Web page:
GOP state convention gets even more conservative

gopvoteThe crowd at the state GOP convention in Wichita last weekend “was more conservative than it has been in decades,” observed Martin Hawver of Hawver’s Capitol Report. State Sen. Steve Fitzgerald, R-Leavenworth, announced that he is challenging U.S. Rep. Lynn Jenkins, R-Topeka, in the August GOP primary, claiming that Jenkins is too moderate. The biggest question of the convention was whether former U.S. Rep. Todd Tiahrt would announce a challenge to U.S. Rep. Mike Pompeo, R-Wichita. Tiahrt is still thinking it over, Hawver said. Meanwhile, GOP insiders are arguing about whether a small straw poll means anything. The poll taken at a Kansas Young Republicans business meeting resulted in a 17-17 tie between Sen. Pat Roberts, R-Kan., and challenger Milton Wolf.

Brownback has duty to defend voting rights

votingaug12It was disappointing but not surprising that Gov. Sam Brownback didn’t mention in his State of the State address last week the 20,000 Kansans who have had their voting rights suspended. Brownback has tried to back away from this issue, leaving it to Secretary of State Kris Kobach and the courts to resolve. On Friday, staff at the U.S. Election Assistance Commission rejected Kobach’s request to allow Kansas to go beyond federal rules and require proof of citizenship in order to register to vote. As governor – and as the person who signed the law that created this mess – Brownback has a duty to defend the voting rights of Kansas citizens.

Schmidt’s gun opinion confusing

gun3Is concealed-carry welcome at Kansas polling places? Well, it depends. According to an opinion issued Wednesday by Kansas Attorney General Derek Schmidt, whatever the rule in a building the rest of the year will prevail on Election Day, except in the unlikely event that a county rents an entire private building as a polling place. “The use of real property as a polling place does not transform the nature of that property for the purposes of the (Personal and Family Protection Act),” he wrote. But in answering Kansas Secretary of State Kris Kobach’s question that way, Schmidt likely has sowed confusion for voters and local election officials. It would be better if Kansas did as Texas and Florida have done, and specifically barred guns at polling places.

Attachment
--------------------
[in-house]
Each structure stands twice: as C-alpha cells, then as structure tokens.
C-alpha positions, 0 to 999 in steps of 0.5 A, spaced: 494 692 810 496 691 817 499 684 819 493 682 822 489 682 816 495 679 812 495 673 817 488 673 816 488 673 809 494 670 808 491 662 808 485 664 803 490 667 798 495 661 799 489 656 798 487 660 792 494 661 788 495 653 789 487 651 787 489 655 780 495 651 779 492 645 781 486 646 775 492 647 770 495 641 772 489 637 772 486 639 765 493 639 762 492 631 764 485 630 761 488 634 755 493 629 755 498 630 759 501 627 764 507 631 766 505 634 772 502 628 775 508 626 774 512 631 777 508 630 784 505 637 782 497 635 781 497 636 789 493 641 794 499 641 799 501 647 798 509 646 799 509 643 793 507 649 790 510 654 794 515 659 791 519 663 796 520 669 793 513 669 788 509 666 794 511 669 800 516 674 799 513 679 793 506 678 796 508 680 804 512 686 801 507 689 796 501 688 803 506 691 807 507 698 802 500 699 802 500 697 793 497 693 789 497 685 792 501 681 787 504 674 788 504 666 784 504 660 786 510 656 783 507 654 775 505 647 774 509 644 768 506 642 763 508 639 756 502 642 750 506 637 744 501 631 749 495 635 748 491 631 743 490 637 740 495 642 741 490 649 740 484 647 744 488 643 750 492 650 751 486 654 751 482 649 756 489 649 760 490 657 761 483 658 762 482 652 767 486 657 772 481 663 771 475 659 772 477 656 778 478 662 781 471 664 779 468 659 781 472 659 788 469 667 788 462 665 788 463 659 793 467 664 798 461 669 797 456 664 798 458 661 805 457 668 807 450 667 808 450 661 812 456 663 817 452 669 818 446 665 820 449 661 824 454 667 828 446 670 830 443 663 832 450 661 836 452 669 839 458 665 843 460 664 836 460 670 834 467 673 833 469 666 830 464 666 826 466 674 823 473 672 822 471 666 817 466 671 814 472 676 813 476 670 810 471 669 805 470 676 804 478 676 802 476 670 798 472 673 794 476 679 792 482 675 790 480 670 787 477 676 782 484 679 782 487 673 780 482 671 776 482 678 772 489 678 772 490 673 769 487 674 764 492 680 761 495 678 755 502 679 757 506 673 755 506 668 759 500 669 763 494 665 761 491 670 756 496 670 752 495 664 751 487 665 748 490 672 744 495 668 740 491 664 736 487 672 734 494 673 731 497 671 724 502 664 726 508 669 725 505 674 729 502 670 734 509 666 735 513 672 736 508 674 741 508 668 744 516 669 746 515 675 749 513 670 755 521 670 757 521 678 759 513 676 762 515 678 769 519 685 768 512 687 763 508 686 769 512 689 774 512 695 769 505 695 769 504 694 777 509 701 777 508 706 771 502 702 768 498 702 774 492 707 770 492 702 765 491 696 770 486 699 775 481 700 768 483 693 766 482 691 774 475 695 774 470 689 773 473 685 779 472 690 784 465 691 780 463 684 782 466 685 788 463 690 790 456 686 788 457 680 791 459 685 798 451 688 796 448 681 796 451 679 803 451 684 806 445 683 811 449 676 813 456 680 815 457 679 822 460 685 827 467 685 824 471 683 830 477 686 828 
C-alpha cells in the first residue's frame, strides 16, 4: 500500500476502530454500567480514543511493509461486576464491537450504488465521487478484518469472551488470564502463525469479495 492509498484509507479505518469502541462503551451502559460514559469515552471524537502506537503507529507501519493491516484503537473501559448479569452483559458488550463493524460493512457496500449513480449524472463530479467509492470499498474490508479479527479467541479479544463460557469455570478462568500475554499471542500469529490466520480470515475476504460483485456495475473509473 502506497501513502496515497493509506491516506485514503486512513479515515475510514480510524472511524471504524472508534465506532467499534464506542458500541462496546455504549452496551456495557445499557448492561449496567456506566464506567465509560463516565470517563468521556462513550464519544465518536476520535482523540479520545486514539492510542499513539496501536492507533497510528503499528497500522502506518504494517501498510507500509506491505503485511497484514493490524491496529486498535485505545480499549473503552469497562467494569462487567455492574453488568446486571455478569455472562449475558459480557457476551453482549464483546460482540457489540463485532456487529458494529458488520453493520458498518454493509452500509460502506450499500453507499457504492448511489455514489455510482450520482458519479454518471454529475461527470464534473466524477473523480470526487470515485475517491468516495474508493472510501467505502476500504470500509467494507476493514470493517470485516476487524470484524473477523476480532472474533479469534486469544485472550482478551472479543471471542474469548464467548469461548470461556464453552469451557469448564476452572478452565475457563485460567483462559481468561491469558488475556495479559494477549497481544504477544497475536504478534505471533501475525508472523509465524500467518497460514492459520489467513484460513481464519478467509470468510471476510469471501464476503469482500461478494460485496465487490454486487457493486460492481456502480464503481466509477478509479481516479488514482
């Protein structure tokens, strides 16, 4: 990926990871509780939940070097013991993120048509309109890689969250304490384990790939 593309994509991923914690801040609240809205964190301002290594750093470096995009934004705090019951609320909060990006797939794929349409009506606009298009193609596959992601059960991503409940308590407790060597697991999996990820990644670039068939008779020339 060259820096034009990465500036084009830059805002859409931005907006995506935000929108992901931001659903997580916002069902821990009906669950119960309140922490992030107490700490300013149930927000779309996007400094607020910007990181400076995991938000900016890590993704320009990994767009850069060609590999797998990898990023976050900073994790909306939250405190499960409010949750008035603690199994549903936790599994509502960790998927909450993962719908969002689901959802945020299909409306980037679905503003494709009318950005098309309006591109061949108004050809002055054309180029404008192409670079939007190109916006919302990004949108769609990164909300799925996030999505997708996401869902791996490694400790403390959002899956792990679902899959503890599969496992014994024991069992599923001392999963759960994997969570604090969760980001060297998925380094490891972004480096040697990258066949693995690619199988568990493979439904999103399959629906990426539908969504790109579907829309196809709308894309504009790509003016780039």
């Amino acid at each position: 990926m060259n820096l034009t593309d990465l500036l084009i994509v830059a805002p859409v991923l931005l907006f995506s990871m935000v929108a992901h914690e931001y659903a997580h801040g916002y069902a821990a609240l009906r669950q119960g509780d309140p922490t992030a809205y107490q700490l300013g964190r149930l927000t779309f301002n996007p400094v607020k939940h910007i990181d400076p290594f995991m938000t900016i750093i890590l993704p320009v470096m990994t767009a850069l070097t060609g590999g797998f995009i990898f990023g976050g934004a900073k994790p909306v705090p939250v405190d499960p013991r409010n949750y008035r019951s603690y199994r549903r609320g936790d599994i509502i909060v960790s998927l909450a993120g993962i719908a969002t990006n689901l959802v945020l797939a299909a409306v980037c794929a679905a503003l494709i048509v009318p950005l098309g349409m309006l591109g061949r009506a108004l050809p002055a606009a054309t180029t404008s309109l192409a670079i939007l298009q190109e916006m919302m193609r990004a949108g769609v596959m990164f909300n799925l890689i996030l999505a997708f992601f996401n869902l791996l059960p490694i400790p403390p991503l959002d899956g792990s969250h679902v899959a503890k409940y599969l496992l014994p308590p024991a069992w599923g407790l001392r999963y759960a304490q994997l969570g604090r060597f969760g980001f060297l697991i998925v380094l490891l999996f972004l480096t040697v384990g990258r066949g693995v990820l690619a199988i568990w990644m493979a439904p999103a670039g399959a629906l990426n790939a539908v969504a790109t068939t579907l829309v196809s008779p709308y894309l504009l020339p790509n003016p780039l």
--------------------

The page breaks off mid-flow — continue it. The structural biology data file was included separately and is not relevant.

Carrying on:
Two-tier voting scheme could be costly

votingLike Kansas, Arizona is pursuing a two-tiered voting scheme in which those who registered to vote following the federal rules (which don’t require proof of citizenship) would only be able to vote in federal races, not also in state and local elections. In addition to being confusing and unfair, such a scheme would increase costs. Election officials in Maricopa County, Arizona’s most populous, estimated that it would cost at least an additional $250,000, and probably more, to conduct two-tiered primary and general elections in 2014.

Kobach downplays suspended voters

Kansas Secretary of State Kris Kobach downplayed the more than 17,000 Kansans who have had their voter registrations placed in “suspense” because they didn’t provide proof of citizenship, suggesting that many of them are just procrastinating, the Lawrence Journal-World reported. “If a lot of people aren’t planning on voting until the next even-numbered (year) election … they may be thinking ‘what’s the hurry?’” Kobach said at a Rotary Club meeting in Lawrence. He also dismissed as out of date a 2006 national study that found that as many as 11 percent of U.S. adults don’t have a government-issued photo ID, and he downplayed the 532 ballots that were not counted in the 2012 general election because the voters did not bring photo ID to the polls. Yet Kobach portrays a handful of allegations of voter fraud during the past decade as an epidemic requiring extreme measures.

Schodorf criticizing proof-of-citizenship law she voted for

Jean Schodorf, the Wichita Republican turned Democrat who is challenging Kansas Secretary of State Kris Kobach, is making her signature issue the 17,000-plus voter registrations “in suspense” because of the law requiring proof of citizenship to register – and no wonder. It’s appalling that so many would-be voters are being blocked by the new document requirement, and that Kobach is so unconcerned about the problem. But Schodorf has a less-than-clear message to convey about the law, which she voted for as a state senator. “My constituents wanted it. I don’t like the bill. I voted for my constituents,” she told Associated Press. Another bit of confusing nuance, as noted by AP’s John Hanna: “Schodorf said she’d support efforts by legislators to repeal the law, but she also said that she’d work to make its administration go more smoothly.”

One area ballot uncounted due to voting law

Before local elections were held Oct. 8 on proposed funding projects, more than 100 voter registrations in Derby and nearly a dozen in Colwich were “in suspense” for lack of proof-of-citizenship documents, among more than 18,000 such registrations statewide. The individuals had been contacted multiple times, according to the Sedgwick County Election Commissioner’s Office. In the end, according to Deputy Election Commissioner Sandra Gritz, “there was only one provisional ballot due to lack of a citizenship document” in the area elections – meaning the would-be voter’s ballot didn’t count.

Washington Post lashes out at Kansas’ two-tiered voting plan